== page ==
Science activity

Science activity #53626, updated 1 February 2024

Evaluating contributions of hatchery-origin fish to conservation of endangered Sacramento River winter run Chinook salmon during a drought

Description / purpose

Hatchery-reared fish have been used to supplement endangered winter-run Chinook salmon in the upper Sacramento River since 1989. Intense drought in the past five years has led fisheries managers to substantially modify their hatchery protocols, increasing the total number of fish released and using hatchery-origin adults for producing juveniles. However, the impact of these practices is not fully understood. This project evaluated multiple aspects of how hatchery–reared fish contribute to natural production of winter-run Chinook salmon in the upper Sacramento River. The researchers assessed whether hatchery-reared fish are spawning in the wild and producing natural-origin offspring using a novel panel of genetic markers developed during the study. The study also assessed if inadvertent domestication selection was occurring in the hatchery during the drought years and if more highly related hatchery broodstock pairings returned fewer offspring than less related pairs.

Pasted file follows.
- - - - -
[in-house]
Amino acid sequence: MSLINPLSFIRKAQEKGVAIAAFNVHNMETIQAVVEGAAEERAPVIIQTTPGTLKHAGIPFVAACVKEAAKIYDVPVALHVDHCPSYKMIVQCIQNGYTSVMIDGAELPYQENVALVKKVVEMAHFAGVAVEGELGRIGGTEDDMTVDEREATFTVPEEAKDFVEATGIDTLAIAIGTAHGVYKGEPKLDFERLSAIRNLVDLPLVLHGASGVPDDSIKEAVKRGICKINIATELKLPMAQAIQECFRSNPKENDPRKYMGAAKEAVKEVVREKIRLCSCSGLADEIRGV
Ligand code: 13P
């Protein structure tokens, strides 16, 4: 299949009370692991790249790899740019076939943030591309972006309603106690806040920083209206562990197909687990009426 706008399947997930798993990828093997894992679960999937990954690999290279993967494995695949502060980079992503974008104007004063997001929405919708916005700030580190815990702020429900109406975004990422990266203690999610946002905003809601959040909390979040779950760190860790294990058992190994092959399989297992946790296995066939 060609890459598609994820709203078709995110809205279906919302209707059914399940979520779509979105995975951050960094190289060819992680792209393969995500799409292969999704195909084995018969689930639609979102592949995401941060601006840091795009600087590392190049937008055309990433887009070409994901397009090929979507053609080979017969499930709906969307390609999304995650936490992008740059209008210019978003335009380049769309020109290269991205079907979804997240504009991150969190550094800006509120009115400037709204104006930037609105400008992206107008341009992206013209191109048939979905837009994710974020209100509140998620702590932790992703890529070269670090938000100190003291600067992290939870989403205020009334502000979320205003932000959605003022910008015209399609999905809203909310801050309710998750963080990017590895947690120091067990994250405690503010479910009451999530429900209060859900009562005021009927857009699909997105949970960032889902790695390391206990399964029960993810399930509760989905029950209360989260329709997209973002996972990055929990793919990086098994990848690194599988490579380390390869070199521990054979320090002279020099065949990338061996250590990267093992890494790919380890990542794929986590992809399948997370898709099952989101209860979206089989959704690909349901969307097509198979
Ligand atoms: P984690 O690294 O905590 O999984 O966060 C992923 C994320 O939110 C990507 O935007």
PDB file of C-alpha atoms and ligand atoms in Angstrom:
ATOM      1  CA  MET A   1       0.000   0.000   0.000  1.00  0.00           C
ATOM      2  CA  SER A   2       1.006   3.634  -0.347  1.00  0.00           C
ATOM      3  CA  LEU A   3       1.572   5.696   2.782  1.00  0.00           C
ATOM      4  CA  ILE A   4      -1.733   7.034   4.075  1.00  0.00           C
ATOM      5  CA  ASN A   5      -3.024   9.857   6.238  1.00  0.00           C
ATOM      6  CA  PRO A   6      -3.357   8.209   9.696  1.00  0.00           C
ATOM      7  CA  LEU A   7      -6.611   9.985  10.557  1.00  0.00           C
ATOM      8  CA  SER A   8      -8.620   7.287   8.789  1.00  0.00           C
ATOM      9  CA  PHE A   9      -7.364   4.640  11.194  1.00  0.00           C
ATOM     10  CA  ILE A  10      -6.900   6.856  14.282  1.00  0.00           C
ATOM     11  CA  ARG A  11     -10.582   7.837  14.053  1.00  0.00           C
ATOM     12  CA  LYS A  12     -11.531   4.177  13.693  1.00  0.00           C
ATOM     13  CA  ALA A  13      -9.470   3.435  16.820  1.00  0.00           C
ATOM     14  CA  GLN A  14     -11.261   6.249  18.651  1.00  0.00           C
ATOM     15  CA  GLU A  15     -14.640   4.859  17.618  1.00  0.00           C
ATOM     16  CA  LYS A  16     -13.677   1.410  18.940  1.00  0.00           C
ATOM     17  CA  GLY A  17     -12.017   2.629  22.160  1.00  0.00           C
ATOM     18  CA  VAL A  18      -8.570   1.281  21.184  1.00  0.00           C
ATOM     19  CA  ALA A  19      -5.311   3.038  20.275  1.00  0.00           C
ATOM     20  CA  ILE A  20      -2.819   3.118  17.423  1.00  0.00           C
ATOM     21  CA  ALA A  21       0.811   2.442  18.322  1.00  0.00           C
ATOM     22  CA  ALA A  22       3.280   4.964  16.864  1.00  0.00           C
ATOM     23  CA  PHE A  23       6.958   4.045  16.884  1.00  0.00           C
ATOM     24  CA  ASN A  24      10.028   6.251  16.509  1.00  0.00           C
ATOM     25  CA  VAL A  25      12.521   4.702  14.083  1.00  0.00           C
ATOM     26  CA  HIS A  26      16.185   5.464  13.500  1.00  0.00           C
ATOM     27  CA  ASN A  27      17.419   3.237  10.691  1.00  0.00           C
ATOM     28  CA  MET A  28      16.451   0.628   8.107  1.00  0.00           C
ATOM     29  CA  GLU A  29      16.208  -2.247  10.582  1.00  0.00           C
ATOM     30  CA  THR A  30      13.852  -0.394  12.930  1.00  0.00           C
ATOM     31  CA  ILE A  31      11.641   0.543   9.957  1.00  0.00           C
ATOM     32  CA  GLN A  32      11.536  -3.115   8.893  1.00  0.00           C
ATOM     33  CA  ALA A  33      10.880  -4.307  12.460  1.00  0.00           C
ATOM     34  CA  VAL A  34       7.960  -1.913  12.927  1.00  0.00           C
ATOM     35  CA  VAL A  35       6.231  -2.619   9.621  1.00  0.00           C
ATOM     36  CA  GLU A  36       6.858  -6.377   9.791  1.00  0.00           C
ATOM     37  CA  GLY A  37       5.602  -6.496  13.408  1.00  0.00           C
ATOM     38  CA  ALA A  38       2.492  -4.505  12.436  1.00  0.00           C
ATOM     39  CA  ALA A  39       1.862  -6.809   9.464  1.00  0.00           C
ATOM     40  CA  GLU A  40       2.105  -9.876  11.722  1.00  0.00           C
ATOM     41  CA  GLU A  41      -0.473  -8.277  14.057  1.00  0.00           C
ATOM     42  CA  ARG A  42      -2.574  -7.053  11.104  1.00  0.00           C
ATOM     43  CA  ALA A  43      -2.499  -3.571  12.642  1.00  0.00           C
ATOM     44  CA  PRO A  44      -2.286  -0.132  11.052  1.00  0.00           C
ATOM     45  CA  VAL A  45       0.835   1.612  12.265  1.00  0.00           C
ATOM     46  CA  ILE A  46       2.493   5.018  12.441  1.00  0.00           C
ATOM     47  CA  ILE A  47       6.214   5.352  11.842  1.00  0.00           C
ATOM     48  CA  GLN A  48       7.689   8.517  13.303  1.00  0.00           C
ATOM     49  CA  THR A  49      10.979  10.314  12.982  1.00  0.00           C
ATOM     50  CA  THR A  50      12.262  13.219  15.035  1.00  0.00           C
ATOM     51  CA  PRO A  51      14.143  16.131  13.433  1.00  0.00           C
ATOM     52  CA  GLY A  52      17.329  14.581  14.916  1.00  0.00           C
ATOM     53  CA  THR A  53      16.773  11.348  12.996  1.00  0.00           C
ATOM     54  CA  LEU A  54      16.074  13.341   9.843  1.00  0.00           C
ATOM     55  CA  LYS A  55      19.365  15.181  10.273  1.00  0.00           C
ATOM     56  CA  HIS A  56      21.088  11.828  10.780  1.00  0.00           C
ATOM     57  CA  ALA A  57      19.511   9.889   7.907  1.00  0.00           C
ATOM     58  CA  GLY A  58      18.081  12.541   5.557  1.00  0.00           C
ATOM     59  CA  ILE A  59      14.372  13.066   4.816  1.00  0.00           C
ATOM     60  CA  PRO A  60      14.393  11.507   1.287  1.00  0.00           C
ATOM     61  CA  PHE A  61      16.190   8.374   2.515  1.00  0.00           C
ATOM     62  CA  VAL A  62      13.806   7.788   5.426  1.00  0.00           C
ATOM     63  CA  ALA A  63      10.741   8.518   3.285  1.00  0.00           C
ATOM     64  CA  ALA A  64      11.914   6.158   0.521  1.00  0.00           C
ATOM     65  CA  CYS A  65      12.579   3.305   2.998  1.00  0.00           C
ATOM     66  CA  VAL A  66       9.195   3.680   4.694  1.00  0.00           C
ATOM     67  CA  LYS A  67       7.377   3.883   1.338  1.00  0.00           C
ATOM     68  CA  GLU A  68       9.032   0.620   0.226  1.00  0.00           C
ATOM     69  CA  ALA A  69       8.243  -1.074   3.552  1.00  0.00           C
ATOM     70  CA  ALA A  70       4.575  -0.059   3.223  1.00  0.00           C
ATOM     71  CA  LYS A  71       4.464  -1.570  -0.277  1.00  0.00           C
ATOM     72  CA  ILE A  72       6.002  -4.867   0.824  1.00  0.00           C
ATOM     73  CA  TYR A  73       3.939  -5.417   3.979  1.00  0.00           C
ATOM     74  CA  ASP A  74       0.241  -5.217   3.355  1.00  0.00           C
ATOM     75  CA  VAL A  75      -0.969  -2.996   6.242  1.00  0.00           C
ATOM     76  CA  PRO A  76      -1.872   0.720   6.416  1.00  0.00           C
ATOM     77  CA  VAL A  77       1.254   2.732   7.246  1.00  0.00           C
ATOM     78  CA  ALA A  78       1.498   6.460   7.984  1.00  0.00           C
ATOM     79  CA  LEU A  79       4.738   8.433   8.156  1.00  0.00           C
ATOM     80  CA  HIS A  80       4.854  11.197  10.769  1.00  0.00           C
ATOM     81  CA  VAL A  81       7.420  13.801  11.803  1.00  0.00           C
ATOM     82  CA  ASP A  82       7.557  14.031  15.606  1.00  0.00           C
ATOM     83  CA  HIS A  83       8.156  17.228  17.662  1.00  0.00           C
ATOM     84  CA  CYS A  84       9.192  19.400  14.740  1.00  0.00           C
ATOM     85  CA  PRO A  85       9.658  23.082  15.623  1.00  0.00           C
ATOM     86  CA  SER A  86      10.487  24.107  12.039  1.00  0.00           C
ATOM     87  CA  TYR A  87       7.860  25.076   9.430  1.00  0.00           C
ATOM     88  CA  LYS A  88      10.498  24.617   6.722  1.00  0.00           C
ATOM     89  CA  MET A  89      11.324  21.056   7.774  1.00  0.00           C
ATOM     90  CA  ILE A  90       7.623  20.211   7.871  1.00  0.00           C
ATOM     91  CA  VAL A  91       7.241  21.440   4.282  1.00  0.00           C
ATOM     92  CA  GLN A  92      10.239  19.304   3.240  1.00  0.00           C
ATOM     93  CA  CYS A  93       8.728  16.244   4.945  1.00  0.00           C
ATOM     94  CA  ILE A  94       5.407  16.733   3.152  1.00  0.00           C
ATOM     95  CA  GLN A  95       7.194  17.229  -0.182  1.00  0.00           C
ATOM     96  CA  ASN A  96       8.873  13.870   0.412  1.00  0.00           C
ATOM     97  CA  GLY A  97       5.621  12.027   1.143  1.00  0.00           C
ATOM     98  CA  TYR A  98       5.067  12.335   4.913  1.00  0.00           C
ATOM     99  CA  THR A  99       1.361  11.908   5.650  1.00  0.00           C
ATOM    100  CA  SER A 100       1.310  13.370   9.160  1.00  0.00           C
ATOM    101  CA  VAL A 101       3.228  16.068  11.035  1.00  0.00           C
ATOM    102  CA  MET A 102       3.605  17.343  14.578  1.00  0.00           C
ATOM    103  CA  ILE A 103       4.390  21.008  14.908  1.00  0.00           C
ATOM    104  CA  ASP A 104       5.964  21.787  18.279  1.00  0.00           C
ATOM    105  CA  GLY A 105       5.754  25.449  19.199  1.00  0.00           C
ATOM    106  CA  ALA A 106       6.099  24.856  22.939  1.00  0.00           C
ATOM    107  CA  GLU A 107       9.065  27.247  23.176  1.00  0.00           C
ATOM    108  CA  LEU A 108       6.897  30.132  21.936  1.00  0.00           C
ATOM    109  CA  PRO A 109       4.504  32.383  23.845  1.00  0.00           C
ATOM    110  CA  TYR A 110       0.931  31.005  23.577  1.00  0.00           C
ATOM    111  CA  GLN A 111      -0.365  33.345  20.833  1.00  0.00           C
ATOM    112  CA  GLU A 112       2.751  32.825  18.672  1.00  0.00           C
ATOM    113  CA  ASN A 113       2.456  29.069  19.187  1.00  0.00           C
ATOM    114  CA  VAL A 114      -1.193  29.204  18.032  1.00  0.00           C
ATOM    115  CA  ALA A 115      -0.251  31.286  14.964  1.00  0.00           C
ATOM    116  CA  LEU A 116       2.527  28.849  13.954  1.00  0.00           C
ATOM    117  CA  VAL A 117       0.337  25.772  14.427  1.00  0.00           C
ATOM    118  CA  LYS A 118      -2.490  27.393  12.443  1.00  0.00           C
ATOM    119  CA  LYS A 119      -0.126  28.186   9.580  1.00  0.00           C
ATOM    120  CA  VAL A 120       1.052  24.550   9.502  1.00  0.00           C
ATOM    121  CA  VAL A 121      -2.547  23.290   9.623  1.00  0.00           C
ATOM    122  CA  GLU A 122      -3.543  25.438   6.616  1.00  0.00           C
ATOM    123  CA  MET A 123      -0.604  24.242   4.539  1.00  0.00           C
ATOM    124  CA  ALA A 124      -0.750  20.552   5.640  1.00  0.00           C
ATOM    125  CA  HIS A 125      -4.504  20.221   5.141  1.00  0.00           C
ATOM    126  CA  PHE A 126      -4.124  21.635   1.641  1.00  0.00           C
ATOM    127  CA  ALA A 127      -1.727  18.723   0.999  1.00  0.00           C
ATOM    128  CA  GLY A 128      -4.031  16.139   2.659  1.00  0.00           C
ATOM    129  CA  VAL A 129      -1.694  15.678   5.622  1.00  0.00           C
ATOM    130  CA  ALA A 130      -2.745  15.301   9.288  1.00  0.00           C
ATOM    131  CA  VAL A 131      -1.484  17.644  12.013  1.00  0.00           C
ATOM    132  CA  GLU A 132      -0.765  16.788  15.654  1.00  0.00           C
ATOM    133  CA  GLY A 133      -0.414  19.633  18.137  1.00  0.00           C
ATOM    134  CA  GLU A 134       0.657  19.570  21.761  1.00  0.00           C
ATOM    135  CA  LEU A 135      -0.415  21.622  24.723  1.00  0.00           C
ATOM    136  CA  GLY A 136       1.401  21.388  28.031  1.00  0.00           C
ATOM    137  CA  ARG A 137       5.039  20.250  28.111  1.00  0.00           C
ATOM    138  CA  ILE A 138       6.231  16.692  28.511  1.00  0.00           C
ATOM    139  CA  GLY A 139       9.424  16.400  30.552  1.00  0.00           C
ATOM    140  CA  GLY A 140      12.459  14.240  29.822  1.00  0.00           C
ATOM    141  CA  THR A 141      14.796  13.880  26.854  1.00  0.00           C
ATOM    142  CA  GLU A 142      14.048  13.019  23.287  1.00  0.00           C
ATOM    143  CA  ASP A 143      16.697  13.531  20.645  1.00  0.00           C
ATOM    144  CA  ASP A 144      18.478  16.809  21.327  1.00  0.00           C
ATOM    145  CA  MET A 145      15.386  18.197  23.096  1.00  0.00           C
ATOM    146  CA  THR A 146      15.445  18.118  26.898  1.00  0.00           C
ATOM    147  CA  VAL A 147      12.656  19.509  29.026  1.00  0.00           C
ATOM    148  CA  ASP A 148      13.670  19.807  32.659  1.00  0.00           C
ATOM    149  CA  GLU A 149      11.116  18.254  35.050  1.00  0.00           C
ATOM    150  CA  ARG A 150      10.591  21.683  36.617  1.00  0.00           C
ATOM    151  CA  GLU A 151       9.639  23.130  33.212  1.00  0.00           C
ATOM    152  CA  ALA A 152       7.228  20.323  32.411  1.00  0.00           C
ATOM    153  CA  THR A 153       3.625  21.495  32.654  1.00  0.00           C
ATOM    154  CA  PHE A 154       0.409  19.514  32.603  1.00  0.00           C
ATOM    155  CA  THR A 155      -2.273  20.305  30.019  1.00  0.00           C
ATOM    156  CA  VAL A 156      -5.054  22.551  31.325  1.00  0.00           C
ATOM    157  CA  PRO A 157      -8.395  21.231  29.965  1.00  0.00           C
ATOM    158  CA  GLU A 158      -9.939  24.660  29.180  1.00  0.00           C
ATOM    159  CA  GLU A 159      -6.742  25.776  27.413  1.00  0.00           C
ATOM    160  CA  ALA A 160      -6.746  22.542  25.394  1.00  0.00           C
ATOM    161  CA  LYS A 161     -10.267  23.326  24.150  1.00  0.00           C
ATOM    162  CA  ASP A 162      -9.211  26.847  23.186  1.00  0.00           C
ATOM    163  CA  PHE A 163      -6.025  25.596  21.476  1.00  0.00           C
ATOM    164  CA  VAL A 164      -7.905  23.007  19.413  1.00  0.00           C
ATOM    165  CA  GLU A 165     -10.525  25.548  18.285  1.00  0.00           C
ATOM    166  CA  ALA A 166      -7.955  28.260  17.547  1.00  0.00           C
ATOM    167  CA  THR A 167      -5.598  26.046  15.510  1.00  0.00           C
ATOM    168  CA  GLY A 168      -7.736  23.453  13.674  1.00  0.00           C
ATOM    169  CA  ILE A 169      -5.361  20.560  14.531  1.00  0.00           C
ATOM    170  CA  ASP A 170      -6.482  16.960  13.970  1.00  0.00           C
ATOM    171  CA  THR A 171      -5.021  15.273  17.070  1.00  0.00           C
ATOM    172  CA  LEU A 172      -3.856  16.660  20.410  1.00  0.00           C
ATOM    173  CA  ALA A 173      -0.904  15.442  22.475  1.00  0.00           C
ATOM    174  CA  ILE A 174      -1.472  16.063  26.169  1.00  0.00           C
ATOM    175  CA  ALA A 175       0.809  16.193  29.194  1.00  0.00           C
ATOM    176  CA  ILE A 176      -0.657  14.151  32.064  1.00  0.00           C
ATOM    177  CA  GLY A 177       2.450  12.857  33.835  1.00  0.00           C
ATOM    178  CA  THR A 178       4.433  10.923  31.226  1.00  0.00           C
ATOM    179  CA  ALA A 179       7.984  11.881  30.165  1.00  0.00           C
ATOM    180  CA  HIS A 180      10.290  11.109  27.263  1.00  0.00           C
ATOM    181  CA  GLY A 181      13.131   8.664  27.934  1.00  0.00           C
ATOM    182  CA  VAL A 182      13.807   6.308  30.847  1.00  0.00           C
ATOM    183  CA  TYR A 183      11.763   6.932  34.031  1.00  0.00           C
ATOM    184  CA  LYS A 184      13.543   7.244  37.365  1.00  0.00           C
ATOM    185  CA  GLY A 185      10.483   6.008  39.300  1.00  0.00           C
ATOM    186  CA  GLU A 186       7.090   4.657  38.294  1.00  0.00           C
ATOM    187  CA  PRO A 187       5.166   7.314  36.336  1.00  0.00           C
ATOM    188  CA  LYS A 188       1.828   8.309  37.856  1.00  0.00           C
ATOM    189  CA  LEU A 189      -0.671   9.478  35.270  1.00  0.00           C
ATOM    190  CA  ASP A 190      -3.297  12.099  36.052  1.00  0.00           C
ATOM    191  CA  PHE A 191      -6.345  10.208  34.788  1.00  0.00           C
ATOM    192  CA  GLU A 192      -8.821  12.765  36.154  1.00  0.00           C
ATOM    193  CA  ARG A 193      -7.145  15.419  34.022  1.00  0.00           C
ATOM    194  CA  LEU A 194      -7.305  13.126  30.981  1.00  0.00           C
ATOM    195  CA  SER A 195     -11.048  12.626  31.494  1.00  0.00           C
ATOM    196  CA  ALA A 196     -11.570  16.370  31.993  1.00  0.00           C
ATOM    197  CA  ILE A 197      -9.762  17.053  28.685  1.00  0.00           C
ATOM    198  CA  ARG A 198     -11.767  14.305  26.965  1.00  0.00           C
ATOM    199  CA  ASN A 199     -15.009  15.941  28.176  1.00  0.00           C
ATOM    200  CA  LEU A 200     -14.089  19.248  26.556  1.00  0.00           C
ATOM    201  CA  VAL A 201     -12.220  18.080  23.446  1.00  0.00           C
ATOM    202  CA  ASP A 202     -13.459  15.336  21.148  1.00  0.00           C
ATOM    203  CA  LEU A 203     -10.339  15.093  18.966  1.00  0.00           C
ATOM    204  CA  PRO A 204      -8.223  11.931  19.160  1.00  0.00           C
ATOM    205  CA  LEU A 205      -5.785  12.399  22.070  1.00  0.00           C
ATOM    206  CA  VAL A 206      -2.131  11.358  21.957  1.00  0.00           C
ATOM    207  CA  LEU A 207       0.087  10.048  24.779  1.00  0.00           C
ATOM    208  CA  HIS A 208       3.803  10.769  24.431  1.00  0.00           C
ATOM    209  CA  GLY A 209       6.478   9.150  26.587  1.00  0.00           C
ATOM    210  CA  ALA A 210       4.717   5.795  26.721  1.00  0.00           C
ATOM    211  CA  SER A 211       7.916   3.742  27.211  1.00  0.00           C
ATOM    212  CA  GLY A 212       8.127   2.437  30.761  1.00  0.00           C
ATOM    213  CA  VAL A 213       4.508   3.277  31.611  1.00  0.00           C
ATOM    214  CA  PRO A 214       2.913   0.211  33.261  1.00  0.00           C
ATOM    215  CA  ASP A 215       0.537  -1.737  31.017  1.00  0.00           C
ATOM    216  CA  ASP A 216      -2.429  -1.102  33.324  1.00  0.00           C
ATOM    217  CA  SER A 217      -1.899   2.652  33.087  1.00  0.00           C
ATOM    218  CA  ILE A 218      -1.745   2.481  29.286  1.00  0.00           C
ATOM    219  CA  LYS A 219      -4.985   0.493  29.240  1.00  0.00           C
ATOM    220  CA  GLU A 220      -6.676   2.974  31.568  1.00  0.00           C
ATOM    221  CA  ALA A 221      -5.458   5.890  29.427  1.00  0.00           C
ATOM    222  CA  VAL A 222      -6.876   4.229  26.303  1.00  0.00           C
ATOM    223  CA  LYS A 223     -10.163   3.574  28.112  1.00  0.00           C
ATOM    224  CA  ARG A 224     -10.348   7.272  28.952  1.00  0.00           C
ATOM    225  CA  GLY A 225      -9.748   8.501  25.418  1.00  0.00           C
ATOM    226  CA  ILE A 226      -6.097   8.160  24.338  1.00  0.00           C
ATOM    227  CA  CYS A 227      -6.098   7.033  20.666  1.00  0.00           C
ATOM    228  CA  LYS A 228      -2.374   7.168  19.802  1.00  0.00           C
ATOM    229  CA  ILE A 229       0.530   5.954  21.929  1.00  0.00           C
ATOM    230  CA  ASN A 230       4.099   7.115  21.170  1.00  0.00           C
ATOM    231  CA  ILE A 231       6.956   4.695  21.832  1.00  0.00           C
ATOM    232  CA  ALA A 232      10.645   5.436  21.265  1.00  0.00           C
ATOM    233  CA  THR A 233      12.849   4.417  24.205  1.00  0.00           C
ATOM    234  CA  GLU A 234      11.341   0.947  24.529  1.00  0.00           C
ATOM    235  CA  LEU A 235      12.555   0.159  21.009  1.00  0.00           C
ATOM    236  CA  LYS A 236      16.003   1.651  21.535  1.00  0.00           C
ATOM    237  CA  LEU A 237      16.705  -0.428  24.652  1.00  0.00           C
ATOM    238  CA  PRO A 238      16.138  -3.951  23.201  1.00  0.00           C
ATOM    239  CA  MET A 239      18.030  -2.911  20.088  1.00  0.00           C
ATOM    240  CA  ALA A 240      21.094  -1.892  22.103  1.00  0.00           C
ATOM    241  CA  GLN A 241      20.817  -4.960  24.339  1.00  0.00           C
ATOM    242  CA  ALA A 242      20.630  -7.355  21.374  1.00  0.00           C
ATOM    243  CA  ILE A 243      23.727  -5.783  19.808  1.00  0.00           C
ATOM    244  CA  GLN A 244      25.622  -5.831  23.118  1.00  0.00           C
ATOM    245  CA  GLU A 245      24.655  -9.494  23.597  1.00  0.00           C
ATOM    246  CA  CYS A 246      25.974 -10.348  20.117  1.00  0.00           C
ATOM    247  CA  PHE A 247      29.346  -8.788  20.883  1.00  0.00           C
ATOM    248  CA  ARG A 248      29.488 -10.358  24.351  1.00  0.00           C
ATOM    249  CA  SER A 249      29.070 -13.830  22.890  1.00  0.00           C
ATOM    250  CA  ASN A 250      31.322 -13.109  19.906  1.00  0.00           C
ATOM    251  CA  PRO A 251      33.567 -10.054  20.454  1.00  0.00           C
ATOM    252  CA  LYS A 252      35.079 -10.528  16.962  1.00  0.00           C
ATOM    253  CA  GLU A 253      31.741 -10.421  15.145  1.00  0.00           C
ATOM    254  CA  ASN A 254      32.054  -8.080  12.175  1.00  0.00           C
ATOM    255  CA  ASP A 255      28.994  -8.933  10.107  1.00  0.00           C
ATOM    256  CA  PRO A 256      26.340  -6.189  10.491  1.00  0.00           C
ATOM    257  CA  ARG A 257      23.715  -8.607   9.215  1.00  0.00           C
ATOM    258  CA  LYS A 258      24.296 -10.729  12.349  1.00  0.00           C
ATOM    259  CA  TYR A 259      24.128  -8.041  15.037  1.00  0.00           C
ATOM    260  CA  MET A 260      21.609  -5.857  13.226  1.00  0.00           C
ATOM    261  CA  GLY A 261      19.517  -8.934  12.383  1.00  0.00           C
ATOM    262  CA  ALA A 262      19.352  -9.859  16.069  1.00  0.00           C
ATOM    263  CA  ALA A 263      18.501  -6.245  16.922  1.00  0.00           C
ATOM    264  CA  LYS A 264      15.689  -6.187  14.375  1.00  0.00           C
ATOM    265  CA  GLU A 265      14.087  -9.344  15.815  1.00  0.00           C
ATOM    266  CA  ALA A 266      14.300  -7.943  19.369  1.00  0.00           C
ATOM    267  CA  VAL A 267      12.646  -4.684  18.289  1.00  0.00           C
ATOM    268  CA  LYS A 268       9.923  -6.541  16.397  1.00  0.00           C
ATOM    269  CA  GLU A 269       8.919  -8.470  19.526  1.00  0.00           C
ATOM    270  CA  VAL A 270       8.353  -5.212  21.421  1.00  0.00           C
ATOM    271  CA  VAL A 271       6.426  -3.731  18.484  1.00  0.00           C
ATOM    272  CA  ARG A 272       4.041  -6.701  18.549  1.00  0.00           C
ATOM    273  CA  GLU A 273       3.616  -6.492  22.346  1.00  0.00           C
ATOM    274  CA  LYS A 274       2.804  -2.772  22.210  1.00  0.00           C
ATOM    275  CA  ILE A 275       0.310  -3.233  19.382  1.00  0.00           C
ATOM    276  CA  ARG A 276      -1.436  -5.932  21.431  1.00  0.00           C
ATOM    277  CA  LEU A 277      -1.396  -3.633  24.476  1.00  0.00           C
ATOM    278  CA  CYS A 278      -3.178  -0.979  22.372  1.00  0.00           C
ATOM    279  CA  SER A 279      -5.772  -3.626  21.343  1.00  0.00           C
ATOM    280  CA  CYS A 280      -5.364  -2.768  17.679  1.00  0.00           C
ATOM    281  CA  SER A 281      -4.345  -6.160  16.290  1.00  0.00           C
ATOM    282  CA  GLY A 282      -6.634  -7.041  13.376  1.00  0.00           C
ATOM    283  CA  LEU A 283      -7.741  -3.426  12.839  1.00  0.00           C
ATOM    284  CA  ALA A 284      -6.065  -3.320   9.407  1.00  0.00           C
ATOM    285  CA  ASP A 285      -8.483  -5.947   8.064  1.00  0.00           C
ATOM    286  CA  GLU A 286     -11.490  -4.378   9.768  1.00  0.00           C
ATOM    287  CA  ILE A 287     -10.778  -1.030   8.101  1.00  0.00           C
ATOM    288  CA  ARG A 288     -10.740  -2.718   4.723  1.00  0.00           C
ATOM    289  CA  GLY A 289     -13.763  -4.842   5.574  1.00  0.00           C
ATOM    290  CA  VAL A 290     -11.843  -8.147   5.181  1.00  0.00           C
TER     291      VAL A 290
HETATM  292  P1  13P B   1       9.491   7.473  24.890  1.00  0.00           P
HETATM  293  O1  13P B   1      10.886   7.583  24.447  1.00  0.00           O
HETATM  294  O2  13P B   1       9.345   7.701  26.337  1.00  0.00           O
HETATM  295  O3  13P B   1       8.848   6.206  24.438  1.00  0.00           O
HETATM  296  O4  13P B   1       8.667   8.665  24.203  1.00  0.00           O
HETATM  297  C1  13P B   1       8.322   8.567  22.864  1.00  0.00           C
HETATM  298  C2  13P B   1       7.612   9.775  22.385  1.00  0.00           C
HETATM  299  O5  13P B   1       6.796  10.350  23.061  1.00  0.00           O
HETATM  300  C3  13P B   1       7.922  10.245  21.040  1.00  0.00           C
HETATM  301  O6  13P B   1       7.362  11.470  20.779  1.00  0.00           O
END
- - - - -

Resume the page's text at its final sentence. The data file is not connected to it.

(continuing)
Linked science activities

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  • Sacramento River winter-run Chinook salmon


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Activity status

  • 1 Awarded / Initiating (2017)
  • 2 In progress / Ongoing (2017 - 2019)
  • 3 Complete

Funding summary

Total allocated funding: $0


Delta regions

Geographic tags

None specified

Products and outputs

None provided

Type and context

Lead implementing organization

Partner implementing organizations

None specified

Funding organizations

None specified

Funding programs

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Funding sources

None specified